[WORDPRESS HASHCASH] The poster sent us ‘0 which is not a hashcash value.

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      • fresh says:

        One thing that this article fails to mention and one point that works against Falcon’s argument is that all utilities have monthly fees that are charged every single month to customers. Here in Colorado it is about ~$8 per month, they are considering a “fair share” charge but that would apply to Solar Gardens where you are relying on the grid to provide your power and are offsetting your usage with off-site solar.

        The other concept that I think this article fails to mention is that the cost of power from utilities is inevitably bound to rise and was increasing before solar entered the market. The cost of power increases largely due to the fact that fossil fuels are a scarce, non-renewable and non-clean burning resource and the costs to extract them gets more expensive as they become more difficult to extract. The cost of power increases on average about 3-5% per year. By offsetting power now ideally we are delaying the inevitable point in time where we reach peak oil demand.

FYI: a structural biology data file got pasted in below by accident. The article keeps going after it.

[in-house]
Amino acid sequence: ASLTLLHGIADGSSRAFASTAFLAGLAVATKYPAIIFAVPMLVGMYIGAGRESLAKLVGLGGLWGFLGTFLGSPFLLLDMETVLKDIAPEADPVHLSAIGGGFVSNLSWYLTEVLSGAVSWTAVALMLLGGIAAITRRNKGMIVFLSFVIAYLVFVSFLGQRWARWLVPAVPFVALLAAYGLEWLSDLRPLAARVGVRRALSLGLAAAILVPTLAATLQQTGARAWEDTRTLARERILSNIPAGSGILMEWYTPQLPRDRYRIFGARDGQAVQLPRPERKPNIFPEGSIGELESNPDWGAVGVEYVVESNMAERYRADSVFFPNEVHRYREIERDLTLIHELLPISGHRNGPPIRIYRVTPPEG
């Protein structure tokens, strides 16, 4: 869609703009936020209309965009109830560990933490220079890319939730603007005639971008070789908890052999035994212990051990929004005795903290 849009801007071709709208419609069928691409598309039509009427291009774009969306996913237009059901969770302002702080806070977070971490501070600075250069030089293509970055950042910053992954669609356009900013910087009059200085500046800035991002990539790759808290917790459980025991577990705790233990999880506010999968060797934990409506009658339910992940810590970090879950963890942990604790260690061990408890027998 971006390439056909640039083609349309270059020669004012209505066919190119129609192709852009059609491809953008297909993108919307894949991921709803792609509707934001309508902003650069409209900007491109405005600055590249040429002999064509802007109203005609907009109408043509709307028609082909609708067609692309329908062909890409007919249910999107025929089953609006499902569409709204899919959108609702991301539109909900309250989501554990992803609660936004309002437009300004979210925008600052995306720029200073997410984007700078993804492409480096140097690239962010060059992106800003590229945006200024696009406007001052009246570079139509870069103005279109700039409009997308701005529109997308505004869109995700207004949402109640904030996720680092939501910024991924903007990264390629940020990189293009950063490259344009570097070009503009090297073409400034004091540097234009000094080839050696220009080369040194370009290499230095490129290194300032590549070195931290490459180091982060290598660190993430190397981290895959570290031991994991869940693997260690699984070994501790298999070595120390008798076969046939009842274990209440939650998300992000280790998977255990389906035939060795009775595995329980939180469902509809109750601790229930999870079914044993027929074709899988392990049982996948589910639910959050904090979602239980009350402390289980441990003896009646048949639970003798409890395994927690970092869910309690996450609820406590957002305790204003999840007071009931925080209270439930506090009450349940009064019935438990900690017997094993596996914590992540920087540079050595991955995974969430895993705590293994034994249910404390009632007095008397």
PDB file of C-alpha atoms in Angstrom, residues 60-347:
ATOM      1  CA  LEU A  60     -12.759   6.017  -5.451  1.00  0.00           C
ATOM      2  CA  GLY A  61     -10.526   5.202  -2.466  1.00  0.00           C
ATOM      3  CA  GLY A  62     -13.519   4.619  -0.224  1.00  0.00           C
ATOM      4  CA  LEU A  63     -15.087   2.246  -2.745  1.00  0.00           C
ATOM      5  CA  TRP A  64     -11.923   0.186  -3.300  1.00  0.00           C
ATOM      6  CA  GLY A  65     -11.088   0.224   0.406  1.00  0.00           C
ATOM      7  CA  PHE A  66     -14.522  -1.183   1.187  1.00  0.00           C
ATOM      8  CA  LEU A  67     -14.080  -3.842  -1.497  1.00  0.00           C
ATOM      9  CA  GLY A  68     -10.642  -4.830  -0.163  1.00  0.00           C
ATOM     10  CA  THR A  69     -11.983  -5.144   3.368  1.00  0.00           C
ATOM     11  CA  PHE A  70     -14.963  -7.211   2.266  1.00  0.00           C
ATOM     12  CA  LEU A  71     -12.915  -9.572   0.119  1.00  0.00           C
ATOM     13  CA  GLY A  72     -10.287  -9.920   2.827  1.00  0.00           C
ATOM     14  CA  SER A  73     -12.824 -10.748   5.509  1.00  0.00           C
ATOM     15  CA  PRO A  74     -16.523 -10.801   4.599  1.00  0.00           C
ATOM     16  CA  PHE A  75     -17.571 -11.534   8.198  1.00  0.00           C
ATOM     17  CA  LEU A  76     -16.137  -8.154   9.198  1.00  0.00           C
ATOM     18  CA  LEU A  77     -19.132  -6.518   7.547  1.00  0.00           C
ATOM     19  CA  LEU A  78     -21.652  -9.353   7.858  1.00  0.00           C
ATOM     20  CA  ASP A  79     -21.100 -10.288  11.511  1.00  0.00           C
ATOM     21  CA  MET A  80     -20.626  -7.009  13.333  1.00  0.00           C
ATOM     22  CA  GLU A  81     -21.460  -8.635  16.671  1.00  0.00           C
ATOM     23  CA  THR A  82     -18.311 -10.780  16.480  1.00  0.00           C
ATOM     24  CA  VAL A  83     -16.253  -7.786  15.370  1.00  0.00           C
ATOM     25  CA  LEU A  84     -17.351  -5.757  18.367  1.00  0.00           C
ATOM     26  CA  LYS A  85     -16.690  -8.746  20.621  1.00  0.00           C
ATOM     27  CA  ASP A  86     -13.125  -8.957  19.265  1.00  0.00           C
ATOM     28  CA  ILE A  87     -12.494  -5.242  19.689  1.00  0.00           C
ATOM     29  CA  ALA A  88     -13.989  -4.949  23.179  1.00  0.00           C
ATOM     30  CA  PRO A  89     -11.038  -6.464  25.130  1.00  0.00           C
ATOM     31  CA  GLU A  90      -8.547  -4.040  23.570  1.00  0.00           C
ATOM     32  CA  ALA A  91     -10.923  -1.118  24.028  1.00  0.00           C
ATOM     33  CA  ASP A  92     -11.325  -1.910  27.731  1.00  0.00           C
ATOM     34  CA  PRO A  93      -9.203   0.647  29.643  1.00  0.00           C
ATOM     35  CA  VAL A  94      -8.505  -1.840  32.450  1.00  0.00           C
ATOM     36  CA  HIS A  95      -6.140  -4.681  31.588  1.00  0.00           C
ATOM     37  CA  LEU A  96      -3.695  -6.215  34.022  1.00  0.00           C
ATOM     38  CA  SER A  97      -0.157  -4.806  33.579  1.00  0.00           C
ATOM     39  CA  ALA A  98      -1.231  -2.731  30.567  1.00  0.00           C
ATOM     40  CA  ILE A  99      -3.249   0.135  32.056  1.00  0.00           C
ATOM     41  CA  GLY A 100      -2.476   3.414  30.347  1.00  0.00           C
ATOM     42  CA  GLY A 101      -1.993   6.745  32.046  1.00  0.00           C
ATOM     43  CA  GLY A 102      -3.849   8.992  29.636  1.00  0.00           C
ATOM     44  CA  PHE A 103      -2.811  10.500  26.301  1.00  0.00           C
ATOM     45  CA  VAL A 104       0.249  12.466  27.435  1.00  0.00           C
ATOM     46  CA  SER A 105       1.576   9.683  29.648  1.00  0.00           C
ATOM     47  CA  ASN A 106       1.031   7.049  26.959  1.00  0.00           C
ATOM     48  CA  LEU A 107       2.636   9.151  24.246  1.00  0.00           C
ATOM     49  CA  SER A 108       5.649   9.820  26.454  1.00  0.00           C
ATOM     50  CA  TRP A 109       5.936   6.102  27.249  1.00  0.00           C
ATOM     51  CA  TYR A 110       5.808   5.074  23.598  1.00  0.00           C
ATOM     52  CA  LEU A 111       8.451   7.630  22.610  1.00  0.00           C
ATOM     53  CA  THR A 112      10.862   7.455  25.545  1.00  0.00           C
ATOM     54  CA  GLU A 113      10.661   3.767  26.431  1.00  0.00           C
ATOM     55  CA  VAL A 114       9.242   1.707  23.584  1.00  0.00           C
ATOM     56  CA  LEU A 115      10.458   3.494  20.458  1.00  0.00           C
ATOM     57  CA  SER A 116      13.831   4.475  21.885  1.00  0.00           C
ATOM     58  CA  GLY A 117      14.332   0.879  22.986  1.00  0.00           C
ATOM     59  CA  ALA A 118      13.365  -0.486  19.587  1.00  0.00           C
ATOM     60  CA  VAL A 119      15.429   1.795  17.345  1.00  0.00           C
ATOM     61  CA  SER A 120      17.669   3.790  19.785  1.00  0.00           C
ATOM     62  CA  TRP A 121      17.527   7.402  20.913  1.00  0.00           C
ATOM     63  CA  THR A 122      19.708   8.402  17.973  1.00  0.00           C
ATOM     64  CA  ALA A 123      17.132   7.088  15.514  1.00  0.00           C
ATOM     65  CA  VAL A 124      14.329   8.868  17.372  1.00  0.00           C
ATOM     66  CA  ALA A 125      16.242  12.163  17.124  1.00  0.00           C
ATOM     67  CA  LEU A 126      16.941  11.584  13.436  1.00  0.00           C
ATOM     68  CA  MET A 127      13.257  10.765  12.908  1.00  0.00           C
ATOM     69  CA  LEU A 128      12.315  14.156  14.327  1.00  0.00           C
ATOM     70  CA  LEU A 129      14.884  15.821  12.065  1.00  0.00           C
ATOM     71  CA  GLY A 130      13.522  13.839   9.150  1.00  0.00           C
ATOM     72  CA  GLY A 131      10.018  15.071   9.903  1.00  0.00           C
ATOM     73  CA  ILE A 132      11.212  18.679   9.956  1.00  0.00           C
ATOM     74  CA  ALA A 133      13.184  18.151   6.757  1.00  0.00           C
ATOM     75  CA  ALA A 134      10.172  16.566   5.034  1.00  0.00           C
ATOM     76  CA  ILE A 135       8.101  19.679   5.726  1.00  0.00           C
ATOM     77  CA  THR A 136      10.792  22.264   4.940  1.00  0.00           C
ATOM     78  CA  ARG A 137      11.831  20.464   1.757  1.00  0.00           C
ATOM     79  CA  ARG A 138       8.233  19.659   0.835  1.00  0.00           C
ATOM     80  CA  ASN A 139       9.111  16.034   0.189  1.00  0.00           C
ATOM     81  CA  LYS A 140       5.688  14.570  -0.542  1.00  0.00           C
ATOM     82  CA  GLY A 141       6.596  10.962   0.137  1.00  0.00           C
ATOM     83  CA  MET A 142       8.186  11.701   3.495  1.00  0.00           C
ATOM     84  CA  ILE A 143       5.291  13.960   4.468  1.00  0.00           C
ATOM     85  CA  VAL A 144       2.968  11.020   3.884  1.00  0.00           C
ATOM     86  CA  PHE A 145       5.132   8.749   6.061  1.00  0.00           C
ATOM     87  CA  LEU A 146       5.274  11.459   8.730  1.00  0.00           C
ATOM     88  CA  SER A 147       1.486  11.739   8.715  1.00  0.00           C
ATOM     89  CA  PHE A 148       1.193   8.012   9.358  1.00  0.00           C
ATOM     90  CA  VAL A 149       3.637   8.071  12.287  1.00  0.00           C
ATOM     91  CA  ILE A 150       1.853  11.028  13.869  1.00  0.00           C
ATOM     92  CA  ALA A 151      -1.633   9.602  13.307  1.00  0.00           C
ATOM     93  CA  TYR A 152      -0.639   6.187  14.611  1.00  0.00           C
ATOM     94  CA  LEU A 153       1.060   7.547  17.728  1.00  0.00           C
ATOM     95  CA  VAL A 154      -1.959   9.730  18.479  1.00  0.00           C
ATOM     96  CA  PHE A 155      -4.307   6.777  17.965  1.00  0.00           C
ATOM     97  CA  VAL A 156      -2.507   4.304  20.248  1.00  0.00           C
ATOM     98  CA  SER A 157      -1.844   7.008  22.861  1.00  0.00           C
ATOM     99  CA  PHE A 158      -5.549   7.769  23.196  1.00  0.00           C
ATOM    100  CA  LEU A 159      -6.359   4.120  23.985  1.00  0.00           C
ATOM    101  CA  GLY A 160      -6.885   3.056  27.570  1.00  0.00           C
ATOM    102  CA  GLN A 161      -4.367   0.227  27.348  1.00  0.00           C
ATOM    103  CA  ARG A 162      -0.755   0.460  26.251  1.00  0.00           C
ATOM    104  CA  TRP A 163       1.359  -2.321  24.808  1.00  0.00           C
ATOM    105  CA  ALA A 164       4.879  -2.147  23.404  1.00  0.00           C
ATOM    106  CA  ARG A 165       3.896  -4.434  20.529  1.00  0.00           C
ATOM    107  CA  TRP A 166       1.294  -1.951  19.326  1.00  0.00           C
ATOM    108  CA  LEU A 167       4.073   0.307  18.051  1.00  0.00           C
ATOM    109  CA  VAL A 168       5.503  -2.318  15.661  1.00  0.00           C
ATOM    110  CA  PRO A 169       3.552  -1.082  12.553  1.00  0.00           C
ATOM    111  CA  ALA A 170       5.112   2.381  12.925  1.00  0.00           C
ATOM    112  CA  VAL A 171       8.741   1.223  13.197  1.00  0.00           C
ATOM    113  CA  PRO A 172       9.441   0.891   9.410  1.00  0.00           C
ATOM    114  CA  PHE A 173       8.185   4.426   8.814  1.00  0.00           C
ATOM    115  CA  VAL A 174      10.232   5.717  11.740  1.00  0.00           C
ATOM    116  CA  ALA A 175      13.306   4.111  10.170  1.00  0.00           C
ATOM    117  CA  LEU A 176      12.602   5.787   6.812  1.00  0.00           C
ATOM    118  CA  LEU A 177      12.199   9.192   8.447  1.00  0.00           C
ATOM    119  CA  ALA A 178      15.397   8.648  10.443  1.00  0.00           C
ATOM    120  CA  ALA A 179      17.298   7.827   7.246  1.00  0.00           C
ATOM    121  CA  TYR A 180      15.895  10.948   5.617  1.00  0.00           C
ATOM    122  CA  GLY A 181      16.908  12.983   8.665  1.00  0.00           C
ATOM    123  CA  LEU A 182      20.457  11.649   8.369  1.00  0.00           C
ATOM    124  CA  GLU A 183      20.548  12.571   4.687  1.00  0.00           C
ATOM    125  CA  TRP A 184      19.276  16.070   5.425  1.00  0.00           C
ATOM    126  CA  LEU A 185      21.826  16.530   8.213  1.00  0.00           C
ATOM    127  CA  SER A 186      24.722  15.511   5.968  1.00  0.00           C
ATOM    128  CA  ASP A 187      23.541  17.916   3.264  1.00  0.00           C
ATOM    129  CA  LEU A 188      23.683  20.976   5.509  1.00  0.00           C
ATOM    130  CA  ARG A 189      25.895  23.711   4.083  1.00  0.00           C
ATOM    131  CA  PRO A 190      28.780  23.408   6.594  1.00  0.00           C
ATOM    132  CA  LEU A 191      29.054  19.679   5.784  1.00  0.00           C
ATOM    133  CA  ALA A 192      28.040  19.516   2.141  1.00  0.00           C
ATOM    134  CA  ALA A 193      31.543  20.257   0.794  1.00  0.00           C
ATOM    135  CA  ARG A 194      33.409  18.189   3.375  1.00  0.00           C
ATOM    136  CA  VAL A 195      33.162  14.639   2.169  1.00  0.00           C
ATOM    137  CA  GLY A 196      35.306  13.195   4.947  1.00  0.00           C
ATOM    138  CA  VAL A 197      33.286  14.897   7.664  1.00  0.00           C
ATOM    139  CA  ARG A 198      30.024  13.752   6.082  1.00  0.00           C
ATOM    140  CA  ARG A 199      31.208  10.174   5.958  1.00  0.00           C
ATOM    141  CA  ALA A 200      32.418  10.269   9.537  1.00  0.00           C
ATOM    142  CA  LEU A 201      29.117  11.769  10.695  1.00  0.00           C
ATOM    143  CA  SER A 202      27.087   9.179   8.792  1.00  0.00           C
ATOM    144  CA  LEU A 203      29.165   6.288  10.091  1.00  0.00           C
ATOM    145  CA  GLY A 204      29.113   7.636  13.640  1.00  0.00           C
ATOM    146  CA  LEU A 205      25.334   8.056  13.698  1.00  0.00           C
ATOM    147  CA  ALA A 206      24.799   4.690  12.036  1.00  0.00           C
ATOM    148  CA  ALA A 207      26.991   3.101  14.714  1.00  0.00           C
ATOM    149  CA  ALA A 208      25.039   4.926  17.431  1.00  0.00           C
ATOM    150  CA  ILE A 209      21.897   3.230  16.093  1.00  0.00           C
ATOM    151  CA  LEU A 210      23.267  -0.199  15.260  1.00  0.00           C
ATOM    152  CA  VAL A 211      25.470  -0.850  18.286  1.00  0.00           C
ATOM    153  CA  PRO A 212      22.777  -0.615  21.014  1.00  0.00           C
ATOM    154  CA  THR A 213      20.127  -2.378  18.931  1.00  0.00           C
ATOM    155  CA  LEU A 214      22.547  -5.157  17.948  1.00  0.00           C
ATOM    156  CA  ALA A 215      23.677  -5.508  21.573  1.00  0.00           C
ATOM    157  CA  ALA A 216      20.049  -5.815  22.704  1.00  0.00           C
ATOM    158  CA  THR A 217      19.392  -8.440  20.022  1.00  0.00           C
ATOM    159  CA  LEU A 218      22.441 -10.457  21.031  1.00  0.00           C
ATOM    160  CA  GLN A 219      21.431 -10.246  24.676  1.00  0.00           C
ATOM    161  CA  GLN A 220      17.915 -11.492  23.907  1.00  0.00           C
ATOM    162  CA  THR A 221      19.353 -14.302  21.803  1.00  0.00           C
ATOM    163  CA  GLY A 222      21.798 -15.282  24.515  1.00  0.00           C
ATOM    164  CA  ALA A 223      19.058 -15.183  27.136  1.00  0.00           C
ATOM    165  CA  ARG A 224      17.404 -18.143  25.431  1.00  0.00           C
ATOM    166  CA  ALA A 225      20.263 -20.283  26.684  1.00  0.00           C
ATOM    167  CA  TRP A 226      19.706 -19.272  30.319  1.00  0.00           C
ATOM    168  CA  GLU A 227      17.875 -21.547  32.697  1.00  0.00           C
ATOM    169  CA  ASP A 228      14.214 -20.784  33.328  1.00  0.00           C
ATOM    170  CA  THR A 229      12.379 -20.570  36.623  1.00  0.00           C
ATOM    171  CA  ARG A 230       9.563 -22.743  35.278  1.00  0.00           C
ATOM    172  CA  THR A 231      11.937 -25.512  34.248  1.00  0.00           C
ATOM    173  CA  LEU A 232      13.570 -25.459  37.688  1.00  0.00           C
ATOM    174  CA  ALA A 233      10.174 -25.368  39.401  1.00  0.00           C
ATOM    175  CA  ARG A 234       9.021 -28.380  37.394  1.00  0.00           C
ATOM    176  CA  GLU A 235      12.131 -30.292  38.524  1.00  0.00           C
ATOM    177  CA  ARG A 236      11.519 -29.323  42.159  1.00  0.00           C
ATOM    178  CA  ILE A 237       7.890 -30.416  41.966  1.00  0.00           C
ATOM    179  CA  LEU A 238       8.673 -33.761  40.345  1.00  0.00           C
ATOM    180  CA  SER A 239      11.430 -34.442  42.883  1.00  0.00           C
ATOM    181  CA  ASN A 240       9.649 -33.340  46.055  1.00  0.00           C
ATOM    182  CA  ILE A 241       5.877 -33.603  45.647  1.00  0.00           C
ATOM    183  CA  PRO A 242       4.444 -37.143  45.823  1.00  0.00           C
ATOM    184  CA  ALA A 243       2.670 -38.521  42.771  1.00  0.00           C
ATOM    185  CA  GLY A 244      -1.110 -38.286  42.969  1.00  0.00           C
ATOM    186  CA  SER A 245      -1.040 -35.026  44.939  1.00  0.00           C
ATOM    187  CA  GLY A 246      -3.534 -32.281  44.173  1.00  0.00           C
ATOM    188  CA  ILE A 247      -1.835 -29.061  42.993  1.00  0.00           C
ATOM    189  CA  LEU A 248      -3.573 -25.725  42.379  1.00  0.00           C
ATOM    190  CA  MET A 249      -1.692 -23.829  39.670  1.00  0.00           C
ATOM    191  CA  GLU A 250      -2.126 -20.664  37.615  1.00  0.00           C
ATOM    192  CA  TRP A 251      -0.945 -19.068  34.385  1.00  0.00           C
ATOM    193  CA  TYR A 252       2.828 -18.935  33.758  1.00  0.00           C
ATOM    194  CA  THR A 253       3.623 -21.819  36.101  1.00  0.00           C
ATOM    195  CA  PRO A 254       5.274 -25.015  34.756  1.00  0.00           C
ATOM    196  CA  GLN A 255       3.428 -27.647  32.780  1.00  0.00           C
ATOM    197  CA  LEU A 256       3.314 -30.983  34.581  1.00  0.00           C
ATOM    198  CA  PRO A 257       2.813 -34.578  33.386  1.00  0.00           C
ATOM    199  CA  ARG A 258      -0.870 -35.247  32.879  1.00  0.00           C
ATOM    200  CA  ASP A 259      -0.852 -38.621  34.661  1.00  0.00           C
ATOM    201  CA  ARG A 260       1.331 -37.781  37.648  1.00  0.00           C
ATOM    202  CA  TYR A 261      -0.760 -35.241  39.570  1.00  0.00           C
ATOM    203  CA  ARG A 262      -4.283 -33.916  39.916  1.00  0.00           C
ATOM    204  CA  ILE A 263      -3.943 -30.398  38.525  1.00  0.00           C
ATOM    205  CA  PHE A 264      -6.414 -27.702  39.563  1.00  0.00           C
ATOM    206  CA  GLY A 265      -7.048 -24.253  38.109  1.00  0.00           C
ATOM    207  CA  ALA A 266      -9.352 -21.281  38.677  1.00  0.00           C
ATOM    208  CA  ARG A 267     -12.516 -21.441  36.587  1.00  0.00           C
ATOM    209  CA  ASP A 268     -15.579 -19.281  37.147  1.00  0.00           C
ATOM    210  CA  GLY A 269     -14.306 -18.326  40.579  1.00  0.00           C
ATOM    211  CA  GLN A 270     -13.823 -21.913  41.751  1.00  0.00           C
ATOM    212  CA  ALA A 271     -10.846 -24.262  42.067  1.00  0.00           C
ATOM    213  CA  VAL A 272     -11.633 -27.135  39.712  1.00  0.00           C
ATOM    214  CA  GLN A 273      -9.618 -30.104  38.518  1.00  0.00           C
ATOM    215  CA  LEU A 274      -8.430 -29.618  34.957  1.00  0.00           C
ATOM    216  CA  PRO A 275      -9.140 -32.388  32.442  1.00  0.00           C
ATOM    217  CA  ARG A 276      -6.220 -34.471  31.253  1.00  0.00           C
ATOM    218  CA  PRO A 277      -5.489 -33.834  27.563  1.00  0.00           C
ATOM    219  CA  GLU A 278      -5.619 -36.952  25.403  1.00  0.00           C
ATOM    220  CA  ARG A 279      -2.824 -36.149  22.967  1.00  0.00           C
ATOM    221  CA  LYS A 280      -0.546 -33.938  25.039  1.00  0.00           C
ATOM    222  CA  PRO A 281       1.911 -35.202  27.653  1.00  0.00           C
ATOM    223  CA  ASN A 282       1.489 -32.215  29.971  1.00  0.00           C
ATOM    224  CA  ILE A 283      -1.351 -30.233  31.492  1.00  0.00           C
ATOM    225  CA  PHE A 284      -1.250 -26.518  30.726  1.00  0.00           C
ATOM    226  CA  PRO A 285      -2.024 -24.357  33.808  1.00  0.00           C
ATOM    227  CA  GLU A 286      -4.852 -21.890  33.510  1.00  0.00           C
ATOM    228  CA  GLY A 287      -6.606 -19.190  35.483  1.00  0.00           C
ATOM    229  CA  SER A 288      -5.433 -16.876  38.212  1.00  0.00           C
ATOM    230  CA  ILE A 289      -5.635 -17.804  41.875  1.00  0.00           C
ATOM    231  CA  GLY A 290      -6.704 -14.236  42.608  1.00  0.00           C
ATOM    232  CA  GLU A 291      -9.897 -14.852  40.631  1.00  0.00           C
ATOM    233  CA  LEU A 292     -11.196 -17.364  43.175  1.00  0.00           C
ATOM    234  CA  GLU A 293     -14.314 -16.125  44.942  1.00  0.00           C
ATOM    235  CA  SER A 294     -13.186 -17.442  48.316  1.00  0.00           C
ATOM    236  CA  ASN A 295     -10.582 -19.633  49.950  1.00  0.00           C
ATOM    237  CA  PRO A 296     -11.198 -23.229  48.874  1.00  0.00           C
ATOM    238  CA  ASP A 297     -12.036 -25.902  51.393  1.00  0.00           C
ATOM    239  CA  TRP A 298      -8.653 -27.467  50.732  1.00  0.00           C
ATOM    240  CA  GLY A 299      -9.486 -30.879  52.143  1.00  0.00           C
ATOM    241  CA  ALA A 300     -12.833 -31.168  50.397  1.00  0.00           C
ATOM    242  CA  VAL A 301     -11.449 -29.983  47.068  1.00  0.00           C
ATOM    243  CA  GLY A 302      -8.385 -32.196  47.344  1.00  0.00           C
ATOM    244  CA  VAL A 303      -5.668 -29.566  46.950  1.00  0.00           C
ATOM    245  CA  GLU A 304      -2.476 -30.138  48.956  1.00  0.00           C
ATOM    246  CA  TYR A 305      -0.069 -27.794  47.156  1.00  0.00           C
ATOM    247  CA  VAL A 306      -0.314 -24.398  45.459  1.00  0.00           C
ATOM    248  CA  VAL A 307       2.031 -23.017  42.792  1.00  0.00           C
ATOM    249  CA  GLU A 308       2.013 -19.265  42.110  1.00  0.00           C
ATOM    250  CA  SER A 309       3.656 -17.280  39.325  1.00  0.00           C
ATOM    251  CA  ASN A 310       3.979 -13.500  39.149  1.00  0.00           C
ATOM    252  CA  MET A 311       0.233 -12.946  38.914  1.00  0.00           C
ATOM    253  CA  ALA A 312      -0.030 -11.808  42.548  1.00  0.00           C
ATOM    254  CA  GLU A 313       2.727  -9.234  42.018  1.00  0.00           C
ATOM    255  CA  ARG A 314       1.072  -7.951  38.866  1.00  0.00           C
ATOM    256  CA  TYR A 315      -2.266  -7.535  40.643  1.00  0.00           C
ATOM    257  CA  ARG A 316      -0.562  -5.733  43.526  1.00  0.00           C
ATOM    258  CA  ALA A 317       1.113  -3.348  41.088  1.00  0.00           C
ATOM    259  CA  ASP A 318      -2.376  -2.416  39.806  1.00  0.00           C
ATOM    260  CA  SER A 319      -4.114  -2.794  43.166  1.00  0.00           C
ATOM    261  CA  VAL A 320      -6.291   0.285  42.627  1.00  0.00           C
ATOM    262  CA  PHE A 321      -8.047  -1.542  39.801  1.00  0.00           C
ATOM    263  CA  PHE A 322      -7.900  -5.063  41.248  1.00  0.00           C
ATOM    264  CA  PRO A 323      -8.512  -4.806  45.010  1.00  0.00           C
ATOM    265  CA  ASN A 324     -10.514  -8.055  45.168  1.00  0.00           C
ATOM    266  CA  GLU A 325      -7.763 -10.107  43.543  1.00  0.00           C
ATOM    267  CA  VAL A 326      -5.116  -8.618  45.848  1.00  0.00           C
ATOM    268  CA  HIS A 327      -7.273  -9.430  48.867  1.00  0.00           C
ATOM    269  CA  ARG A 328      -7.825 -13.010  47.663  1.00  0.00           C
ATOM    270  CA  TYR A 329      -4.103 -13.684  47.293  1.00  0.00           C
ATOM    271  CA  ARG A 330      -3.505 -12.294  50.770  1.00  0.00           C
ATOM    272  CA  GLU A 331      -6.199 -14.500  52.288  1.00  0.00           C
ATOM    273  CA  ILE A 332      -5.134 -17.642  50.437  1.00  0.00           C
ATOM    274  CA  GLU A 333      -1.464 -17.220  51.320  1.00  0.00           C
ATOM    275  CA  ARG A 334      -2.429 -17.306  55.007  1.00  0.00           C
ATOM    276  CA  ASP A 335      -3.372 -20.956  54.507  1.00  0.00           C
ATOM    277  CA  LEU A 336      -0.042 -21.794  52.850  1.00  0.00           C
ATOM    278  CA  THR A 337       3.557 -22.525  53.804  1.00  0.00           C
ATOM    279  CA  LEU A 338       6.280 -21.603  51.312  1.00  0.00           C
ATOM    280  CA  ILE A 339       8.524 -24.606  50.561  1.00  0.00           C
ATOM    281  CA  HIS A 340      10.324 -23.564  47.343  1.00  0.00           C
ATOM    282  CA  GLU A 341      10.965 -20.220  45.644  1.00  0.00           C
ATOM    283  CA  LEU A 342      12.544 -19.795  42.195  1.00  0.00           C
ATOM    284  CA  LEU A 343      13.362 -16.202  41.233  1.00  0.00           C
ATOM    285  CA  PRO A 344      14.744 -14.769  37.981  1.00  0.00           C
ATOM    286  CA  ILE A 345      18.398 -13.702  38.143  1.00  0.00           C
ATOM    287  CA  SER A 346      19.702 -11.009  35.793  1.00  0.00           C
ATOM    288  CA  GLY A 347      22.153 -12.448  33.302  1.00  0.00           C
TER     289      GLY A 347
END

I think it would be smart for utilities (and governments) to invest in battery storage and technologies that would allow for a consistent more reliable grid.

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  5. Steve Nations says:

    A revenue-neutral carbon tax would do so much to help jump start all sorts of industries in the U.S. If only. . . .

    Hot debate. What do you think? Thumb up 16 Thumb down 12
    • Dave says:

      no tax ever stays neutral

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      • James says:

        Maybe, maybe not. (Supporting evidence would be nice.) But currently we mostly tax productivity. It certainly seems that taxing waste & inefficiency instead would be an improvement.

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  6. John King says: